The petitioner, John William Koster, is now and has been a practicing member of the Roman Catholic faith. Both of his parents are practicing Catholics, and one of his sisters is a nun. Koster attended Catholic parochial and high schools and completed almost two years at Cleveland State University before he decided, in January, 1968, to enlist in the United States Navy. *fn7"

 Koster successfully completed boot camp and was selected as the Honorman of his company. He participated in further Naval training and was then assigned to the U.S.S. Yosemite as a repairman. In October, 1968, he was scheduled to leave this station and begin advanced training at the Navy's Nuclear Power School, which required that he extend his military commitment from 4 to 6 years. Petitioner reported to this school in November, 1968, but did not enter the training program, allegedly because it was at this time that his gradually evolving beliefs of conscientious objection to war had crystallized, and he no longer felt himself capable of remaining a member of the military. *fn8"

 On or about February 7, 1969, Koster submitted his formal application for a conscientious objector discharge pursuant to D.O.D. 1300.6 and BUPERSINST 1900.5. *fn9" Substantively, Koster's views are expressed in the following passage from his application:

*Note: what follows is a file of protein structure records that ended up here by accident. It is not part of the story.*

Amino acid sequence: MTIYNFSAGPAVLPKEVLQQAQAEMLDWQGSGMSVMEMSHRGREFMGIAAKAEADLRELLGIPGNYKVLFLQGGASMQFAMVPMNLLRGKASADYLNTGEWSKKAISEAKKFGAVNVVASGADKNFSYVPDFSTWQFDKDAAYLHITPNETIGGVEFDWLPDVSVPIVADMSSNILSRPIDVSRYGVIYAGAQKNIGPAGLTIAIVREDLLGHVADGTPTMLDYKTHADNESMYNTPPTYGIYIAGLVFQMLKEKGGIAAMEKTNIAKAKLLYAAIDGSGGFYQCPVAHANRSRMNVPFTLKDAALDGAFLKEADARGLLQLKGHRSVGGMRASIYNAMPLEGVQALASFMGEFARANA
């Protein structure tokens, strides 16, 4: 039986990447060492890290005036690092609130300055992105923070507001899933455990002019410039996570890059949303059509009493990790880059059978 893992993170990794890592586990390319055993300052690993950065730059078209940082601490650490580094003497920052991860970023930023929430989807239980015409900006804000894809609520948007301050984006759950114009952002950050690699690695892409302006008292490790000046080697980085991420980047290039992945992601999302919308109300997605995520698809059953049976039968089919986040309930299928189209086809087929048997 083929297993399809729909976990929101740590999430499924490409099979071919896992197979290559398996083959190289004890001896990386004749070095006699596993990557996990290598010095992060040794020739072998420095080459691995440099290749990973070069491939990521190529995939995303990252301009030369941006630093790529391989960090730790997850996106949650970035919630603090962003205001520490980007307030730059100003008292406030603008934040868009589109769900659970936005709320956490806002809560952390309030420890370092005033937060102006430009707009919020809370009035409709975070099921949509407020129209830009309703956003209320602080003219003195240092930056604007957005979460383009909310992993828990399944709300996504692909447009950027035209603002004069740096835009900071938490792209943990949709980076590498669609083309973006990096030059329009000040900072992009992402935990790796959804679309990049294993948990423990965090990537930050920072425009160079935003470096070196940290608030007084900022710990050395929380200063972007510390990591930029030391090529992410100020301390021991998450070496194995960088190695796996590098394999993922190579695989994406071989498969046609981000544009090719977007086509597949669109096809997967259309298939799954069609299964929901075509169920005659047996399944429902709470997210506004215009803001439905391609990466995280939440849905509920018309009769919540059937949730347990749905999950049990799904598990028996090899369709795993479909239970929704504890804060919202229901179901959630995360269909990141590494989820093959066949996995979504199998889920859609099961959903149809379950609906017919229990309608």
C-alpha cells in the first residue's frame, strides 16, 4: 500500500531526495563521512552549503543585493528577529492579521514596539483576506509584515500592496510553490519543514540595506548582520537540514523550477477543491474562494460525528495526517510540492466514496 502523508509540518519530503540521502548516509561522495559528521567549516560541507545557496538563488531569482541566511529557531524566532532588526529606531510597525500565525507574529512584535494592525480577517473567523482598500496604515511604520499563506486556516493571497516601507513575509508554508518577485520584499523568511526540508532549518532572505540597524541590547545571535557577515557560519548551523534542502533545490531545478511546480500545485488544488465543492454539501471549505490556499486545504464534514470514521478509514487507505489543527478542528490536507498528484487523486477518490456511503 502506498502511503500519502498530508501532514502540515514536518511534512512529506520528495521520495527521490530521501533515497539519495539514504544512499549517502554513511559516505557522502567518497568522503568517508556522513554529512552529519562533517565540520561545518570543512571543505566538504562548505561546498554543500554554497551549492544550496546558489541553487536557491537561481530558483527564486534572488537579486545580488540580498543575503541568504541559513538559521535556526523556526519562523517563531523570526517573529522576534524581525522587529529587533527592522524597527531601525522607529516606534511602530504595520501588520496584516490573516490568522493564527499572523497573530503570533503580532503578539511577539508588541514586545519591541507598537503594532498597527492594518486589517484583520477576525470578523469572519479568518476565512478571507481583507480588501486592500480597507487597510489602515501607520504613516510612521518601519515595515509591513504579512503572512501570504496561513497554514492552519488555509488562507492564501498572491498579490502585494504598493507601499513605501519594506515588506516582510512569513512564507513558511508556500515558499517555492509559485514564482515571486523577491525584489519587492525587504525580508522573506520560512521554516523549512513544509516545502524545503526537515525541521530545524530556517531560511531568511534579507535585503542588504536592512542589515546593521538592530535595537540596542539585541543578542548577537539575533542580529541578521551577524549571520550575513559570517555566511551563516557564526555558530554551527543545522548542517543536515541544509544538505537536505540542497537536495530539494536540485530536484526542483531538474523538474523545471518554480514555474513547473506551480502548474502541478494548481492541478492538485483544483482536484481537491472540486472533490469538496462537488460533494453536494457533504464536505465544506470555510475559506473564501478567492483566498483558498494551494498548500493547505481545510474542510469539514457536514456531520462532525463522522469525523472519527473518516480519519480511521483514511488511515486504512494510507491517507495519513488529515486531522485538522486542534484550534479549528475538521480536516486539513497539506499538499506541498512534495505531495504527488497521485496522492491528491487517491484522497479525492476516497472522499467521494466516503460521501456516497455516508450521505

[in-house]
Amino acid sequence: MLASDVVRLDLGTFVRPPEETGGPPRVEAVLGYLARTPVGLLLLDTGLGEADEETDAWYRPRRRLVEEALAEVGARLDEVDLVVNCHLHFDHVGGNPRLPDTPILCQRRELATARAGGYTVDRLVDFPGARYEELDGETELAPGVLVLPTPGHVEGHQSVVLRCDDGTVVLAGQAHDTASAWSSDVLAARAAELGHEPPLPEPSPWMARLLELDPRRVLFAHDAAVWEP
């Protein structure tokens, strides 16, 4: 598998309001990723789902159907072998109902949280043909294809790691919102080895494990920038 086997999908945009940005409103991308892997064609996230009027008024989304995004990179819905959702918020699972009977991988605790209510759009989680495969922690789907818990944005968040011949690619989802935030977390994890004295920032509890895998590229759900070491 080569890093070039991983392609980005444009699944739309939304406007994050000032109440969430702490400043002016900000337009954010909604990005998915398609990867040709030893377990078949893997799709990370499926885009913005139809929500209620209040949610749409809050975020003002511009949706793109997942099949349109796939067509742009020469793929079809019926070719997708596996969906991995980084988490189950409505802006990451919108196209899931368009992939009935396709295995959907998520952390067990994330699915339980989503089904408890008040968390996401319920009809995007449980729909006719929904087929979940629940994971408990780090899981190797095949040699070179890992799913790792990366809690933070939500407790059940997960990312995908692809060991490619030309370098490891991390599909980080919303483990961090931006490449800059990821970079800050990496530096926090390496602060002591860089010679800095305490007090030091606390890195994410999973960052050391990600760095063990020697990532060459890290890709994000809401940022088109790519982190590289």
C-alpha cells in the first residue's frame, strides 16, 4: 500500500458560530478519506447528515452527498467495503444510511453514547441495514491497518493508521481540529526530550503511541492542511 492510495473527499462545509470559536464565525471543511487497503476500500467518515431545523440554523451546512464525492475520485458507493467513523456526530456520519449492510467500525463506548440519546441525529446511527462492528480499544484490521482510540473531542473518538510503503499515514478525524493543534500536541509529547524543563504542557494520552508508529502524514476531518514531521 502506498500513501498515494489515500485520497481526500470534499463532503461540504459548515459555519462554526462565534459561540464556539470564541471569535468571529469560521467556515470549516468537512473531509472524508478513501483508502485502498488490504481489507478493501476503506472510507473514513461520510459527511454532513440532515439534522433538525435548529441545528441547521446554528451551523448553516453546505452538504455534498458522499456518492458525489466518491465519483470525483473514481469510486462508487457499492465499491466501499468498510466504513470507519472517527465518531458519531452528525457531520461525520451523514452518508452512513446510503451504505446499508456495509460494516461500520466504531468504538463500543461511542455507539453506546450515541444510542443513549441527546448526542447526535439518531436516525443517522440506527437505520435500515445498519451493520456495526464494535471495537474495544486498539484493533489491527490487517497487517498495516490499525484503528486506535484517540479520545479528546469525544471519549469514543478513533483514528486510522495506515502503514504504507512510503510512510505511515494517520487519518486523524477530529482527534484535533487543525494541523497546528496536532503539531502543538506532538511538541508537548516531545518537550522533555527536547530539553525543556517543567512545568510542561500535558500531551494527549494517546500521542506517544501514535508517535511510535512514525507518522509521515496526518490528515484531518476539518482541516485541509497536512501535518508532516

"My basic beliefs are those of Christ and his ideals. This belief is best expressed by saying that love of God is demonstrated by love of man. The word man - meaning all human beings, regardless of their beliefs, race, creed or nationality. I've found it often harder to live my beliefs than to acquiesce to the pressure of society. All men have their first obligation to their God and their beliefs; and it is from this obligation and love of God that we get the strength to resist society's pressures. It is a result of my desire to please God that I cannot reconcile the idea of taking another human life, nor supporting or belonging to an organization that does so. Being a military man or supporting the military means that I am willing to support killing, or actually kill, and I am not prepared to do that, for it is a contradiction of my beliefs. My love of God drives me to please Him, as it does any religious person, to the best of my capabilities regarding what I believe to be His laws. It was God who created me - not my society - and it will be He who will judge me - not my society - so I must obey what I believe to be His will and law."

 On March 10, 1969, Koster was interviewed by Lt. Douglas A. Faulkner, an officer knowledgeable in conscientious objector policies and procedures as required by D.O.D. 1300.6, VI. B. 4. In a letter submitted to the Bureau of Naval Personnel, pursuant to D.O.D. 1300.6, VI. B. 8. a. and BUPERSINST 1900.5, Lt. Faulkner concluded that Koster was sincere in his pacifist beliefs, but that his beliefs were founded on the "rather simplistic idea that the basis of the Catholic faith is the love of man and the love of God." Nevertheless, Faulkner recommended that since Koster was sincere in his beliefs he should be given non-combatant duties within the Navy.